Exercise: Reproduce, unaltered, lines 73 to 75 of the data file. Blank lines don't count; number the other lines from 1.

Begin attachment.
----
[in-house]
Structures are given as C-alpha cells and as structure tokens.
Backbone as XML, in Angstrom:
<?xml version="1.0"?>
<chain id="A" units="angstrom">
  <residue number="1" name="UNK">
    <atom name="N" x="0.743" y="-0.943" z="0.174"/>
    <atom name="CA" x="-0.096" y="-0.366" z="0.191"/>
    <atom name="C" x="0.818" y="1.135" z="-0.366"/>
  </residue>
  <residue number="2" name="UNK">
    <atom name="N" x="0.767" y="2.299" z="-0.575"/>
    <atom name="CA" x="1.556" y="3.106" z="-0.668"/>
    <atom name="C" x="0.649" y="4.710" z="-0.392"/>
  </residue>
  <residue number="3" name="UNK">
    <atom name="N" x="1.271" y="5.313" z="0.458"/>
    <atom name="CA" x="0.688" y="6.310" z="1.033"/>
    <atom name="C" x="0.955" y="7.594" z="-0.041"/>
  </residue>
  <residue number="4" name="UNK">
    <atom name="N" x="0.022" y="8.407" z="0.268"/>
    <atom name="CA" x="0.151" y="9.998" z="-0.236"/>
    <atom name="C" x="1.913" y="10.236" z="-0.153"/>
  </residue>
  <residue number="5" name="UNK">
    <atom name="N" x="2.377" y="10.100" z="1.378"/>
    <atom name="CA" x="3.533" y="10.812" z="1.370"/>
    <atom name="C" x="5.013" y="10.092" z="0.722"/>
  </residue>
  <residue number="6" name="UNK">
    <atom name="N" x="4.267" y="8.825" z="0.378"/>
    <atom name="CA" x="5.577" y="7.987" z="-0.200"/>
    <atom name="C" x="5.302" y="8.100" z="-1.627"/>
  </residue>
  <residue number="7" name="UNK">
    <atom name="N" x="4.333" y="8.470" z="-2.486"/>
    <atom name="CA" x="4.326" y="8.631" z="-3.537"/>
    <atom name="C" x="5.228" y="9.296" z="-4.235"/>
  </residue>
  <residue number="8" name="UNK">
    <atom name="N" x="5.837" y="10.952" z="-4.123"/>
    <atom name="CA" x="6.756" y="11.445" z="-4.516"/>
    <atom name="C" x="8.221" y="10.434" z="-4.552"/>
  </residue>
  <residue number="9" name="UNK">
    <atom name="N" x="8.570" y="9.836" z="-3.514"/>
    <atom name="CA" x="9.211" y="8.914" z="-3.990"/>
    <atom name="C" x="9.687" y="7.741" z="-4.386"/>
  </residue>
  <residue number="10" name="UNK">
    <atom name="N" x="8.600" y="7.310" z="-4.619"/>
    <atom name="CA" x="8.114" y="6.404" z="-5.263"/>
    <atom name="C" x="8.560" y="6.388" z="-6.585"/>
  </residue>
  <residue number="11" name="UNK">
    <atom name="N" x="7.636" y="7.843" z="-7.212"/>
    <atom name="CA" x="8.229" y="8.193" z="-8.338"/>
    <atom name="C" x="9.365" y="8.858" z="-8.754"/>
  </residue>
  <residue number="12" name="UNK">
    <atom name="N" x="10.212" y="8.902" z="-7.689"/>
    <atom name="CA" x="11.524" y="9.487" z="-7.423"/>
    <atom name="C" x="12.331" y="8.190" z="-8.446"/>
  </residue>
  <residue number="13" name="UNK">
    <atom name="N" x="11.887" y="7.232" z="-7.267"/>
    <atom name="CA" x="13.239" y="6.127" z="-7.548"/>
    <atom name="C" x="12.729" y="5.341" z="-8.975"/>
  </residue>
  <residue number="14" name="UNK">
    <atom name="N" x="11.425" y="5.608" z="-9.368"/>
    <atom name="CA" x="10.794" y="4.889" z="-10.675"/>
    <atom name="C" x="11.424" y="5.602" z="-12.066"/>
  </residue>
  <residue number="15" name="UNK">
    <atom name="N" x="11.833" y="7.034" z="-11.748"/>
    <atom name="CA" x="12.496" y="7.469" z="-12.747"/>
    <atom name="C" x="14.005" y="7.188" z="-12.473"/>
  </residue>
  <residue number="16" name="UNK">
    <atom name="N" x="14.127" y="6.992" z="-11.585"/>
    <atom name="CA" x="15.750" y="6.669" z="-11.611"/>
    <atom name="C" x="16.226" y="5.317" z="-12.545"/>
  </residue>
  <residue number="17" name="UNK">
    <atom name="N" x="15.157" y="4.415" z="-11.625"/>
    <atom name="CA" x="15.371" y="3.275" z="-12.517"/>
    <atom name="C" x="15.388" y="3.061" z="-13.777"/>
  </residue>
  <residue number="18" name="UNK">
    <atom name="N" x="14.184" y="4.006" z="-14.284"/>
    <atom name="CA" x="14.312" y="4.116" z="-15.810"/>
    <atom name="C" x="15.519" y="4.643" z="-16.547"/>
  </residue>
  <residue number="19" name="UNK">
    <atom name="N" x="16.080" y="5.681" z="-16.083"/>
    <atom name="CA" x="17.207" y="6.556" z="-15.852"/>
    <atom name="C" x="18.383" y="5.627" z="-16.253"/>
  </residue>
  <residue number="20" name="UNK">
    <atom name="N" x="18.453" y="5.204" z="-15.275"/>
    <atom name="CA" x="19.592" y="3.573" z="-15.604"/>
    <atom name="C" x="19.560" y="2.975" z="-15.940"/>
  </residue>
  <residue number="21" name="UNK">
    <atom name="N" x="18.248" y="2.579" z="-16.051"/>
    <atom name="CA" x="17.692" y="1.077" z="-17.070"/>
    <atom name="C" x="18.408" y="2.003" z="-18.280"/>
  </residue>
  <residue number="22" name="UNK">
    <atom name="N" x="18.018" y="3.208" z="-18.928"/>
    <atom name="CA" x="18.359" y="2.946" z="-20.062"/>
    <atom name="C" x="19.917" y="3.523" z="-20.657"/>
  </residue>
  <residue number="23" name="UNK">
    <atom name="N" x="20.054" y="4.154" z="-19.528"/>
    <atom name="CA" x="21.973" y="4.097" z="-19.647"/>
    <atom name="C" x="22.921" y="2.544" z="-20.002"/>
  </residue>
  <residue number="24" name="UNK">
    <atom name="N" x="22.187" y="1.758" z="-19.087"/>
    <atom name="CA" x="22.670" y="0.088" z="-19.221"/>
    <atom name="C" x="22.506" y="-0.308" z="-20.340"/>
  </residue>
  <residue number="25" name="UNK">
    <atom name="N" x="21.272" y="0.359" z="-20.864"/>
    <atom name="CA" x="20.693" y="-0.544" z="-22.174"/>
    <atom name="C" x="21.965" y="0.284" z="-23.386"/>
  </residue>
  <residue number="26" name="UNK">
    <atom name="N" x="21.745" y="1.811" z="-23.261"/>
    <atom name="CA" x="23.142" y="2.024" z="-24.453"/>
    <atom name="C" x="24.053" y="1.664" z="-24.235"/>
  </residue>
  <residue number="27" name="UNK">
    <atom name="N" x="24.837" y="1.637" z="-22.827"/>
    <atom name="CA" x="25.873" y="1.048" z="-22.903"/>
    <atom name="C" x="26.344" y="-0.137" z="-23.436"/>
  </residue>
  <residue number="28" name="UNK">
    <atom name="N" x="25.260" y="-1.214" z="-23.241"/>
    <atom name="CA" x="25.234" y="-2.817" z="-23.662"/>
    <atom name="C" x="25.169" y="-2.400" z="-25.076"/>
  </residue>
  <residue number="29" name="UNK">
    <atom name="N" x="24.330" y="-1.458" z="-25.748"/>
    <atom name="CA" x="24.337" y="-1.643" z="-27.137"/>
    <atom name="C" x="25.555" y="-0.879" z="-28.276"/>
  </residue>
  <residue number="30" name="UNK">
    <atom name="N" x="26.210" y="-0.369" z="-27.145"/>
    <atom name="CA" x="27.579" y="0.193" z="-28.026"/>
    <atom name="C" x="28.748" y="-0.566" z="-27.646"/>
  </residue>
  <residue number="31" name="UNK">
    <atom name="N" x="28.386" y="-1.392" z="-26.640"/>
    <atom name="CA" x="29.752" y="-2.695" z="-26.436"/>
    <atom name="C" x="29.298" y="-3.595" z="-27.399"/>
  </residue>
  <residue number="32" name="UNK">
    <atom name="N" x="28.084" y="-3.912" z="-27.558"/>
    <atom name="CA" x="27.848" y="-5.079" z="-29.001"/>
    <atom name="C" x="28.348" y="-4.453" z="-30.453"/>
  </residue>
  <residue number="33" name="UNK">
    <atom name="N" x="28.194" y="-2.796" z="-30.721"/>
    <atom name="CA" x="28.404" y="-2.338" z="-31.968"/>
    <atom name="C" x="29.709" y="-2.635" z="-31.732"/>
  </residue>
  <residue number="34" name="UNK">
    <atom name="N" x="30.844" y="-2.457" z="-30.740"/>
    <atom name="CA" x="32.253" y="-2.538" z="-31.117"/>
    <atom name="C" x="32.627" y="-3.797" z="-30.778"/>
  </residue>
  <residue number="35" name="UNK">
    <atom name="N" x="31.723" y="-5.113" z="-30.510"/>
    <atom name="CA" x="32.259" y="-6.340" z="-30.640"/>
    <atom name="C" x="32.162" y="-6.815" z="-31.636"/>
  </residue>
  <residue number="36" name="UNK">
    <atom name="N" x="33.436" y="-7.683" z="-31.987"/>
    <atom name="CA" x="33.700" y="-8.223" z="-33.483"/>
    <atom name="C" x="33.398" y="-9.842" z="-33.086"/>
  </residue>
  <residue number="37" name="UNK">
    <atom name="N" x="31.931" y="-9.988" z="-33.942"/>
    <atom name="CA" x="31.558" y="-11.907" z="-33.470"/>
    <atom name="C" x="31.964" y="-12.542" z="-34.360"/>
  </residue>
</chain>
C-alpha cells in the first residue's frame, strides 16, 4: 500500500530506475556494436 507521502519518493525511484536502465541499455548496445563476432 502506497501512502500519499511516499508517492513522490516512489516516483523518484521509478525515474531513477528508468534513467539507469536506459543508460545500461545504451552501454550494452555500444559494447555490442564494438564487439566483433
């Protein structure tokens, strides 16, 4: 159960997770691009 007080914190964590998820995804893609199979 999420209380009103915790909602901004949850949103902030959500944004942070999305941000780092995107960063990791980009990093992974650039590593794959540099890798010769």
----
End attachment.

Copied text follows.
    <atom name="CA" x="10.794" y="4.889" z="-10.675"/>
    <atom name="C" x="11.424" y="5.602" z="-12.066"/>
  </residue>